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Wars are on the decline.


According to a new report from the Human Security Report Project, the number of deaths from armed conflicts around the world continues to fall, even while intercommunal wars have jumped and other conflicts have become increasingly difficult to bring to an end. What wars are fought are less lethal, too. "The average annual battle-death toll per conflict in the 1950s killed almost 10,000 people; in the new millennium the figure is less than 1,000," the report states.

Four of the world's five deadliest conflicts (Iraq, Afghanistan, Pakistan and Somalia) involve Islamists insurgents and, in some capacity, the United States. Although the report notes that: "The level of armed conflict in Muslim countries is far lower today than it was two decades ago, and support for al-Qaeda and other radical Islamist groups has declined substantially throughout the Muslim world."

So what's behind the move toward a more peaceful world? The authors take a stab at an explanation:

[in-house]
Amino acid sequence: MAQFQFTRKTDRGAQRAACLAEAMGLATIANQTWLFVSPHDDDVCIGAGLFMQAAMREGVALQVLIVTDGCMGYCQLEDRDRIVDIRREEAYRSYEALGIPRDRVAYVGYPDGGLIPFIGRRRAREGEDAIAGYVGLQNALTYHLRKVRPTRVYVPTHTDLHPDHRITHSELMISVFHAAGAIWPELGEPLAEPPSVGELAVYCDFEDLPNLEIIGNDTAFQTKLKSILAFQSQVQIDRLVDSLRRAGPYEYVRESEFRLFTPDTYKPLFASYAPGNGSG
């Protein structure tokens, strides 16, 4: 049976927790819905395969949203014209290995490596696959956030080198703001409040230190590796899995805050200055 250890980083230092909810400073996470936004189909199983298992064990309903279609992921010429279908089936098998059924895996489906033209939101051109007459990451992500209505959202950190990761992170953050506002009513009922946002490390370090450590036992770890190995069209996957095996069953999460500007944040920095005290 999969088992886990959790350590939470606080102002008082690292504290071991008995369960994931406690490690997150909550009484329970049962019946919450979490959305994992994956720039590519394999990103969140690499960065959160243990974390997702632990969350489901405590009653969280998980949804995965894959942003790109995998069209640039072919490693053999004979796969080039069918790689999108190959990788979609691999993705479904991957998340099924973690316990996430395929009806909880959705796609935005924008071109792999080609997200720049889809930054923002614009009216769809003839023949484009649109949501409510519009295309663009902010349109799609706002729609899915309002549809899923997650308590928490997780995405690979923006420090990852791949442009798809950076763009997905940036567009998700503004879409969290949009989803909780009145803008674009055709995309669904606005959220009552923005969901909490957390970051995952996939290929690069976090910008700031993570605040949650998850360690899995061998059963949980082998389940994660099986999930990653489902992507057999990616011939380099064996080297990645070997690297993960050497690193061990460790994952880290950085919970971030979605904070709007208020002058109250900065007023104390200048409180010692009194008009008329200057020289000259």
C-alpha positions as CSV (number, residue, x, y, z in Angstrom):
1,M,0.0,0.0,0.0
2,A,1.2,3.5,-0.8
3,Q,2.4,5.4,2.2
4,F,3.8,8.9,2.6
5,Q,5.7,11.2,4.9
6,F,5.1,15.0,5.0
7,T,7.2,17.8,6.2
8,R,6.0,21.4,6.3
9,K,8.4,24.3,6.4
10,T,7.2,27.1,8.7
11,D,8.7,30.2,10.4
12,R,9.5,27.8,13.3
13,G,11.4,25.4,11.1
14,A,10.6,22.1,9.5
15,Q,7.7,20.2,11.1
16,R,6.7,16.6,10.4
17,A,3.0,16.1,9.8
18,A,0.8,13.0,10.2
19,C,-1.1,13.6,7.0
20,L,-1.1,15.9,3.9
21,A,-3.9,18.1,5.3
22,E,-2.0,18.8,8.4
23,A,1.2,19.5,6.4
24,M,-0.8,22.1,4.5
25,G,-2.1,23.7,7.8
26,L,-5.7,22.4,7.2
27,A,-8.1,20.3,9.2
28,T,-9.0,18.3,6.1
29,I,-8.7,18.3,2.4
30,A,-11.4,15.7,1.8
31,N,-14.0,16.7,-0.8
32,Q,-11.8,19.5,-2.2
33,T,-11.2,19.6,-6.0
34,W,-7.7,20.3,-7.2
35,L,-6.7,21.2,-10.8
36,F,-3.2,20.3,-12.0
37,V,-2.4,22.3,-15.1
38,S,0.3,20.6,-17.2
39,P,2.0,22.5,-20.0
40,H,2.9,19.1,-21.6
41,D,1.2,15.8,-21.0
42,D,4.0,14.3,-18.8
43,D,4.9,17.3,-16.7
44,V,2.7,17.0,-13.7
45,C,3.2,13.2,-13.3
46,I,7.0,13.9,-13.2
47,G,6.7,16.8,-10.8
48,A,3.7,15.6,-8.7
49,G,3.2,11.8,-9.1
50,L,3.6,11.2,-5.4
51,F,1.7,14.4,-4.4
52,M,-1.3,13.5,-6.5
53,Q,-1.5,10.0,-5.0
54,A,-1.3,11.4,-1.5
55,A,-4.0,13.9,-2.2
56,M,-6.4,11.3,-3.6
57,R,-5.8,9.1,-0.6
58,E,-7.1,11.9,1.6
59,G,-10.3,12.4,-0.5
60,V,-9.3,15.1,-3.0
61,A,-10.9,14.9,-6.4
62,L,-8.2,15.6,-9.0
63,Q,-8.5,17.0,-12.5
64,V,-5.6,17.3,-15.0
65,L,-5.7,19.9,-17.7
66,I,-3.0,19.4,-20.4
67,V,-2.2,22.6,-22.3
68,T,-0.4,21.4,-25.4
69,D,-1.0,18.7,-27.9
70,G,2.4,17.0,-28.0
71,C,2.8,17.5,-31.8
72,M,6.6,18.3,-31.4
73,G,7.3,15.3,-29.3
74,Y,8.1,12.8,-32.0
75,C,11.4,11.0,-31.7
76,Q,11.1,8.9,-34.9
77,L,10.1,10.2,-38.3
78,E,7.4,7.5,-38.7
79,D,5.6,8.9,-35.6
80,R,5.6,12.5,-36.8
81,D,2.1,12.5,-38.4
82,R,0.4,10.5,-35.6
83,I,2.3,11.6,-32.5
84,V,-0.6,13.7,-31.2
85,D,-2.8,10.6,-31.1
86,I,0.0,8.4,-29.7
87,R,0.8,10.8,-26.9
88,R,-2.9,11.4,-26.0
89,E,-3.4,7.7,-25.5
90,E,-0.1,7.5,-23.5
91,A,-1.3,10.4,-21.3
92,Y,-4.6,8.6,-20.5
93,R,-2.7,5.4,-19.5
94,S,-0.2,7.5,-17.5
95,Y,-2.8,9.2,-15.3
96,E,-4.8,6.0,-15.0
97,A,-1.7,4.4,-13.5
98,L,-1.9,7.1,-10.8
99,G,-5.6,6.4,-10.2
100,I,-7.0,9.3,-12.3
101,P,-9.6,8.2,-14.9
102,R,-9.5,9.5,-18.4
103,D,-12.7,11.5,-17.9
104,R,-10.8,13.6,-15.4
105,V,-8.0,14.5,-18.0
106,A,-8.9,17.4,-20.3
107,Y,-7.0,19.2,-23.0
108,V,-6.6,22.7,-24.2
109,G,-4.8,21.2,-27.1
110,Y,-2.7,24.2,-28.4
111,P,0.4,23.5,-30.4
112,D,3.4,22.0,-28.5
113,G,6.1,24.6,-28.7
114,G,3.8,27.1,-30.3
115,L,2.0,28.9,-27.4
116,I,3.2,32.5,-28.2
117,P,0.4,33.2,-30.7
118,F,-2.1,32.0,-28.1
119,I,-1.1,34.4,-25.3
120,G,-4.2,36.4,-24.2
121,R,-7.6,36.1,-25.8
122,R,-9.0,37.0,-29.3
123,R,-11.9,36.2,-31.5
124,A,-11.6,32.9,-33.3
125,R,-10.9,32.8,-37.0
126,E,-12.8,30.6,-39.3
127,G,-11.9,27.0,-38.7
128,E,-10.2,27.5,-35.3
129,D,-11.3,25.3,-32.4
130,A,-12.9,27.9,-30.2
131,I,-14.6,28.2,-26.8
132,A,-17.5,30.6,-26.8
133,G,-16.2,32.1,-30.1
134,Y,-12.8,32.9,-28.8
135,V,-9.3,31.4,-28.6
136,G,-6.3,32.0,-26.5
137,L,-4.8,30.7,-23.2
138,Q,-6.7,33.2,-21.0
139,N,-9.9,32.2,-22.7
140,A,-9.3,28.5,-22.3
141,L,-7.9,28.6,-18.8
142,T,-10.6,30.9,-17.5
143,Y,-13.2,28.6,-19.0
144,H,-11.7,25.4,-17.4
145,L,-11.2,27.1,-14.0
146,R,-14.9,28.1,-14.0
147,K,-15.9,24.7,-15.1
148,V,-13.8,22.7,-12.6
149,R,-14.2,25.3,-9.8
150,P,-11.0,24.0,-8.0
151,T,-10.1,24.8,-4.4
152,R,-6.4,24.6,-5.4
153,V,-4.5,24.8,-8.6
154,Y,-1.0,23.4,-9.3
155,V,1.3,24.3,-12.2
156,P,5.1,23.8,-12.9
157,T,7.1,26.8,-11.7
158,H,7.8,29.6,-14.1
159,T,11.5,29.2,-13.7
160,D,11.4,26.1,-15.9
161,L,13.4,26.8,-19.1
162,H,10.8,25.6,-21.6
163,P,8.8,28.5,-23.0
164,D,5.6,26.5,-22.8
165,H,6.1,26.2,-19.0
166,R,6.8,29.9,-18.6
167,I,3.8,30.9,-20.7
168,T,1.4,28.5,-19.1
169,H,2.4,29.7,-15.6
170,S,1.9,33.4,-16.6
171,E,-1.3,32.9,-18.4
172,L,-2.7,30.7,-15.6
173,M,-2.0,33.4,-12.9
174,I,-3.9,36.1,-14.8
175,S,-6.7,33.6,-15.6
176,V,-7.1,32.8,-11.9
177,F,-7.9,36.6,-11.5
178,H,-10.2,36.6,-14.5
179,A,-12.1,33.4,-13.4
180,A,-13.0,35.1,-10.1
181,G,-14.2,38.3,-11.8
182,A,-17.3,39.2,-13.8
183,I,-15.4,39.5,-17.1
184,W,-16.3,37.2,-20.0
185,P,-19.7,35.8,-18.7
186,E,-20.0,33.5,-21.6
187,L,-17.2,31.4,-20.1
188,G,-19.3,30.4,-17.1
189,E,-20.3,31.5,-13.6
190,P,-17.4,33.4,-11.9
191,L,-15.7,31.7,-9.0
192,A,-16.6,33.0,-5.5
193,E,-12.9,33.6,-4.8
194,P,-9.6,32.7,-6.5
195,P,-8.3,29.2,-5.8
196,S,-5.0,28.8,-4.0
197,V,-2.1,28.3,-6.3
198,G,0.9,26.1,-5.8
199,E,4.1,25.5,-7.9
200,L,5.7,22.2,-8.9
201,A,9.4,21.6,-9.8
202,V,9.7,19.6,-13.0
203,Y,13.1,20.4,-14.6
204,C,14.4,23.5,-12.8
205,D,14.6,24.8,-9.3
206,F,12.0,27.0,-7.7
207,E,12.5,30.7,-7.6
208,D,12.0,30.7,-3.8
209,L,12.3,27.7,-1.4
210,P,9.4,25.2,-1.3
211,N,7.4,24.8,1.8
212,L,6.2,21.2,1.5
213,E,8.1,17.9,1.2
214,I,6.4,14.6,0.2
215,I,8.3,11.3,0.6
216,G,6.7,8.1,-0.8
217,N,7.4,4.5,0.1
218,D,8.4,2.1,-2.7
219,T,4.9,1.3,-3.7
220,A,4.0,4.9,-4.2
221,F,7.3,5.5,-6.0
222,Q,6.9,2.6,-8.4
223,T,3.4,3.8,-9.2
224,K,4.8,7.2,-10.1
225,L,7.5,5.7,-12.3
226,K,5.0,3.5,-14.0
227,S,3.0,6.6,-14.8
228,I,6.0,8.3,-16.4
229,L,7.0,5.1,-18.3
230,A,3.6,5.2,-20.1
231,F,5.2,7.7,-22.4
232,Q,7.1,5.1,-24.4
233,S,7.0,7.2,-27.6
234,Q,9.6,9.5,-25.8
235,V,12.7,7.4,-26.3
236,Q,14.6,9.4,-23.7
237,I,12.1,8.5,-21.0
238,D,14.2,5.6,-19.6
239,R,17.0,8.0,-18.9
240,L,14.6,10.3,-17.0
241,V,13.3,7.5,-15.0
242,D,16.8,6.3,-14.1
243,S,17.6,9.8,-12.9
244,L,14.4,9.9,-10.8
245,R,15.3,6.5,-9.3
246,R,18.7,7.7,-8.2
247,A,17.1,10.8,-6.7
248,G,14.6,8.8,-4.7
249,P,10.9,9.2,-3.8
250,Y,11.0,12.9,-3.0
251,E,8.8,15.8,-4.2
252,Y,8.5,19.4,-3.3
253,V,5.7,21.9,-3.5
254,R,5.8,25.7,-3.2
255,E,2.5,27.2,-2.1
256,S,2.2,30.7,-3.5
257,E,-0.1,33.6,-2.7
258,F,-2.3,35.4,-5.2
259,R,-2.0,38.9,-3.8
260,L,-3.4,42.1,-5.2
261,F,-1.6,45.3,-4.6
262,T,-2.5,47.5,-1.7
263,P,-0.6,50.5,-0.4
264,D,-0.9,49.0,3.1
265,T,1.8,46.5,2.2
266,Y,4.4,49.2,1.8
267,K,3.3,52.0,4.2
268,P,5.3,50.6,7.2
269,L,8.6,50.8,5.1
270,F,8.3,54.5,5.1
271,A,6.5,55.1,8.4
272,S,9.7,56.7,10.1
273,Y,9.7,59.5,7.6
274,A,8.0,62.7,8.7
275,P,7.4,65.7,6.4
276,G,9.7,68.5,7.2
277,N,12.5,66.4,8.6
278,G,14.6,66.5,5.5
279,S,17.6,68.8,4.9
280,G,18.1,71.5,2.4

The demise of colonialism, the end of the Cold War, a dramatic increase in the number of democratic states, and a shift in elite attitudes towards warfare are among the key political changes that have reduced the incidence of international warfare since the end of World War II.

Equally important, argues Professor Mack, has been the dramatic long-term increase in levels of global economic interdependence. â??Interdependence,â? he says, â??has increased the costs of war while reducing its benefits.â?

The decline in civil wars has rather different causes. Since the end of the Cold War, the UN-led upsurge of international efforts to negotiate peace agreements in ongoing conflicts and to prevent wars that have ended from starting again has been associated with a significant decline in the number of wars fought within states.